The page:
A Literary Map of London
The Indigo Fiction Blog is proud to add a Literary Map ofLondon to our growing list, that includes Vancouver, Dublin, Montreal, the Middle East and Japan. With a city so rich in literary history it is necessary to focus in on a select few of London’s great writers. In the coming months the Indigo blogs will cover some of the more contemporary authors out of England’s capital. As a precursor, here is a literary map of the men and women that were some(!) of the best-known Victorian novelists of 19th CenturyLondon.
i. THREE GREAT WRITERS, ONE GREAT ERA AND THE URBAN LANDSCAPE THEY SHARED
Three great men, three great books and one of the greatest era’s in literary history between them. It’s a lovely opening sentence, isn’t it? Could be the caption on a new BBC series. Trouble is it’s inaccurate. While William Makepeace Thackeray can be said to have produced a single masterpiece in Vanity Fair and perhaps you could narrow the 47 novels (47!) Anthony Trollope penned down to the second book in his Chronicles of Barsetshire series, Barchester Towers it would be fairly criminal to attempt to whittle Charles Dickens’ oeuvre to just one - though many would point to Great Expectations, if they weren’t pointing to Bleak House, Little Dorrit, David Copperfield or A Tale of Two Cities. Regardless, three literary masters in their own rights, all writing at in an era many consider the greatest in literary history, under the reign of the queen who gave that era its name.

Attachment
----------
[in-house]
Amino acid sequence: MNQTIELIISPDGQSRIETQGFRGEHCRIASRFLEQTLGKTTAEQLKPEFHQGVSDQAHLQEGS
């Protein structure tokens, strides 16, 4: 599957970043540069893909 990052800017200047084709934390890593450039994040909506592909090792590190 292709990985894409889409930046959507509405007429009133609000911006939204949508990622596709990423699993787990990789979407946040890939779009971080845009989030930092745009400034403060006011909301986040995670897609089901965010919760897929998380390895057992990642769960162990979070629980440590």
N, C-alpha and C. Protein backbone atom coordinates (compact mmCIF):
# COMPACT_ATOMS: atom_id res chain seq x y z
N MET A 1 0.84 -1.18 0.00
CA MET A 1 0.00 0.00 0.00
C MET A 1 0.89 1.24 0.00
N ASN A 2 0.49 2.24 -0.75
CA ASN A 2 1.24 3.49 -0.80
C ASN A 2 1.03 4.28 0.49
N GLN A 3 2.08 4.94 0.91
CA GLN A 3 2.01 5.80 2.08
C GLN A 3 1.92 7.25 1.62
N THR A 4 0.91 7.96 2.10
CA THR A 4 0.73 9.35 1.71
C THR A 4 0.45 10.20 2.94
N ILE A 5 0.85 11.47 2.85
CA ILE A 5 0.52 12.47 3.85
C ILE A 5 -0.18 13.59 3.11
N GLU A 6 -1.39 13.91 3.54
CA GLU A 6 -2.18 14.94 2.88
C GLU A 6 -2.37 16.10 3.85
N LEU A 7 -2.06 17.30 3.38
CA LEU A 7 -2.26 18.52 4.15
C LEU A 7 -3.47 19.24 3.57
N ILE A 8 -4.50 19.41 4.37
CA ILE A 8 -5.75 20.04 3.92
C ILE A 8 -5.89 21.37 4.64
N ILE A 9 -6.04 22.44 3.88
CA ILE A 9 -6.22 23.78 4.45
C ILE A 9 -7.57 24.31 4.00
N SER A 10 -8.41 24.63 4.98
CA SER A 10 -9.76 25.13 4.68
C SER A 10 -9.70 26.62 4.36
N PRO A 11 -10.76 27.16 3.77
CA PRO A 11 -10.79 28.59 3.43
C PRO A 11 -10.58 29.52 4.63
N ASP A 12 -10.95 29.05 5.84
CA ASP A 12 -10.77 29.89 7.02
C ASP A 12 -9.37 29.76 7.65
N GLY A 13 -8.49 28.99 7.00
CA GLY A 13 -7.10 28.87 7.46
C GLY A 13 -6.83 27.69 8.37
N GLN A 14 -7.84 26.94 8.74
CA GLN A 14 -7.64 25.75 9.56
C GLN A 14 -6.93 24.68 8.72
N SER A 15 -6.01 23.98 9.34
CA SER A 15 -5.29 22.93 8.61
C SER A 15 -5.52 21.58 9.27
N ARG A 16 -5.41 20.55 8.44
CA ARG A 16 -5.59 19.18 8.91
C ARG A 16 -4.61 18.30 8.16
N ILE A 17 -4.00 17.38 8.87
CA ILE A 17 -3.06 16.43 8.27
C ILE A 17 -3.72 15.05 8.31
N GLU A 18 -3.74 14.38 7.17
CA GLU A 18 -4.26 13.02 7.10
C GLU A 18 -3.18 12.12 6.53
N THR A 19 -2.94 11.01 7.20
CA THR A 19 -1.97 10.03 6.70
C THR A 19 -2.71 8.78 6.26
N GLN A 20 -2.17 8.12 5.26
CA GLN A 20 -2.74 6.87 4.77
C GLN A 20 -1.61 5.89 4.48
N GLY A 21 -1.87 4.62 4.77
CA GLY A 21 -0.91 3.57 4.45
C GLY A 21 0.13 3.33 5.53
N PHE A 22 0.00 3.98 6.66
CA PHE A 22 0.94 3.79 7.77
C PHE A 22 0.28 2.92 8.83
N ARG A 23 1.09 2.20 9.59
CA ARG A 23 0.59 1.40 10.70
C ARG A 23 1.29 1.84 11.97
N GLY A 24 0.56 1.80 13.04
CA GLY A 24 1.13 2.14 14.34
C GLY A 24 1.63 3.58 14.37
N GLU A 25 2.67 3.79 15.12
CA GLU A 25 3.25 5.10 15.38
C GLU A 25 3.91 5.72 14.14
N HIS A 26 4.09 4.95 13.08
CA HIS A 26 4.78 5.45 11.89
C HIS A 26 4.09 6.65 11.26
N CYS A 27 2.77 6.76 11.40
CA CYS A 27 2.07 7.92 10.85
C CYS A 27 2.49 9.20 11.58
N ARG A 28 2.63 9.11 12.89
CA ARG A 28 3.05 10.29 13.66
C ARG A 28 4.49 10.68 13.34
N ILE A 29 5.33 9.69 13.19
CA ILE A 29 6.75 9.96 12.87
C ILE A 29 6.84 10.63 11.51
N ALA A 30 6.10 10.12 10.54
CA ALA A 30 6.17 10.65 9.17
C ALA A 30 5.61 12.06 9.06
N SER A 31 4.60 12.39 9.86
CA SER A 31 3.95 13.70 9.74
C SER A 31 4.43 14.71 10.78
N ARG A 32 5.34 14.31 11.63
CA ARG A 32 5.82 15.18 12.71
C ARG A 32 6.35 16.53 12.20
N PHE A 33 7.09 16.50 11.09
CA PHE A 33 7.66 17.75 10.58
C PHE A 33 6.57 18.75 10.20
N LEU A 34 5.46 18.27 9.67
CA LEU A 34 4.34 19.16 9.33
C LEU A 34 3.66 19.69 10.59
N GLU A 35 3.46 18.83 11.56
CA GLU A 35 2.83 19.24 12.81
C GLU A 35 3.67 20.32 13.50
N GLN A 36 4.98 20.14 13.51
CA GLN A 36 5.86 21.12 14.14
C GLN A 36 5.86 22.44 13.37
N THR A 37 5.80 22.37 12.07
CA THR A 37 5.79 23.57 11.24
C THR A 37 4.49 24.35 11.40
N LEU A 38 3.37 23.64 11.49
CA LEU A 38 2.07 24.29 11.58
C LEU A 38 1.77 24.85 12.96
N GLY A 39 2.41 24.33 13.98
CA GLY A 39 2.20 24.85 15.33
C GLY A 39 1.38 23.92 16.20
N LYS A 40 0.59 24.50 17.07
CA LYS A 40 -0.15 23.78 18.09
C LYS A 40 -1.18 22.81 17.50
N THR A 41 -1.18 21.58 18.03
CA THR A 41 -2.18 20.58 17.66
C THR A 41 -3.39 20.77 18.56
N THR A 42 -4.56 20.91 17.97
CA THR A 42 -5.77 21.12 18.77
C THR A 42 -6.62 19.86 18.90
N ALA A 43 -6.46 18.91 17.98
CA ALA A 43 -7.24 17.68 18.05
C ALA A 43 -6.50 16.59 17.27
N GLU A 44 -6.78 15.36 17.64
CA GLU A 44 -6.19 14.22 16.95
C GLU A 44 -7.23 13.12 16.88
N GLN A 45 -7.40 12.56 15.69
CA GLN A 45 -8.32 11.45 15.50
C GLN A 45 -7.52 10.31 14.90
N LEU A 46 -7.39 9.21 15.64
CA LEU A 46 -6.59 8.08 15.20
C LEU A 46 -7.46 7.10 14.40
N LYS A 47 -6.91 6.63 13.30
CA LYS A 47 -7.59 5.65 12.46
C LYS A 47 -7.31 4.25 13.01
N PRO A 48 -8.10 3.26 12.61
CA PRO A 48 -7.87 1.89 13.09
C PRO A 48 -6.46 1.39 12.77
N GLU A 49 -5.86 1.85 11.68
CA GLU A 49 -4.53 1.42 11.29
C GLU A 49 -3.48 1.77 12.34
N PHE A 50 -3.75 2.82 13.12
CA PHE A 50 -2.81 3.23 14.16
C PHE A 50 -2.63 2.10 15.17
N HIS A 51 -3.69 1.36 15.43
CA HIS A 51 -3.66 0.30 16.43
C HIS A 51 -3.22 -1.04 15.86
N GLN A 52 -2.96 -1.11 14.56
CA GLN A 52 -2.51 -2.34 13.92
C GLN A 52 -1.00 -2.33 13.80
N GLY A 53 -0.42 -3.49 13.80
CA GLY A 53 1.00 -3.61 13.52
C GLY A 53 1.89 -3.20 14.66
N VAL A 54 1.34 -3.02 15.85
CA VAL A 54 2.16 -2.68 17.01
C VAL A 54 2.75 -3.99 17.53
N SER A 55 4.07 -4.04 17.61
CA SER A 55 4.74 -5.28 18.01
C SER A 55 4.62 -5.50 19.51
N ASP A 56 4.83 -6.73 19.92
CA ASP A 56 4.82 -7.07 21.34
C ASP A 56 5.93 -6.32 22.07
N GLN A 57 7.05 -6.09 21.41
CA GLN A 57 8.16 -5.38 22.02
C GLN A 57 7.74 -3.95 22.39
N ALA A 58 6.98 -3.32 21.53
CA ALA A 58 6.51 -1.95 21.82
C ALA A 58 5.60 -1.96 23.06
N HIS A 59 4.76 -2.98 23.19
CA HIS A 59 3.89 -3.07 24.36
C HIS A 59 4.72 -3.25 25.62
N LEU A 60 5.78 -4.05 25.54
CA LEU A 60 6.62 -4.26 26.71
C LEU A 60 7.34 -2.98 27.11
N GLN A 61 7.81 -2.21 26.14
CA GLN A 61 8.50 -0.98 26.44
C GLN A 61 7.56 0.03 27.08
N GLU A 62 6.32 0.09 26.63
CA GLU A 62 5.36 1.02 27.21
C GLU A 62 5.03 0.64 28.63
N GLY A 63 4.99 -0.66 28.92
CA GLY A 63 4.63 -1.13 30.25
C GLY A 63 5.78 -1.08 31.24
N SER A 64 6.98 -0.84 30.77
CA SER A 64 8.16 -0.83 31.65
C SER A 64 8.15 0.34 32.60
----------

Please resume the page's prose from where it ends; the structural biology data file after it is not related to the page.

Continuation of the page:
Dickens, Thackeray and Trollope not only wrote during the Victorian era and lived in the same city, but were at times writing from or about the very same places. Like a Google map zoning in, Literary London by Ed Glinert, gives a “street-by-street exploration of the capital’s literary heritage,” covering practically every great London writer imaginable. For our purposes it’s interesting to note how the Custom House on Lower Thames Street in Central London is featured in Trollope’s The Three Clerks and Dicken’s Great Expectations – it’s from there that Pip sets out on a boat as part of his plan to get Magwitch out of the country. A mere stone’s throw from there, a young Anthony Trollope worked at a post office from 1834-1841, before which each day at 5:30 a.m., one of the world’s most prolific authors would write 250 words every 15 minutes for an hour before breakfast. Better still, you could easily walk from there to the Athenaeum club where Trollope wrote the last Chronicle of Barsetshire (1867), and where Dickens and Thackeray made up a friendship that had broken off years earlier.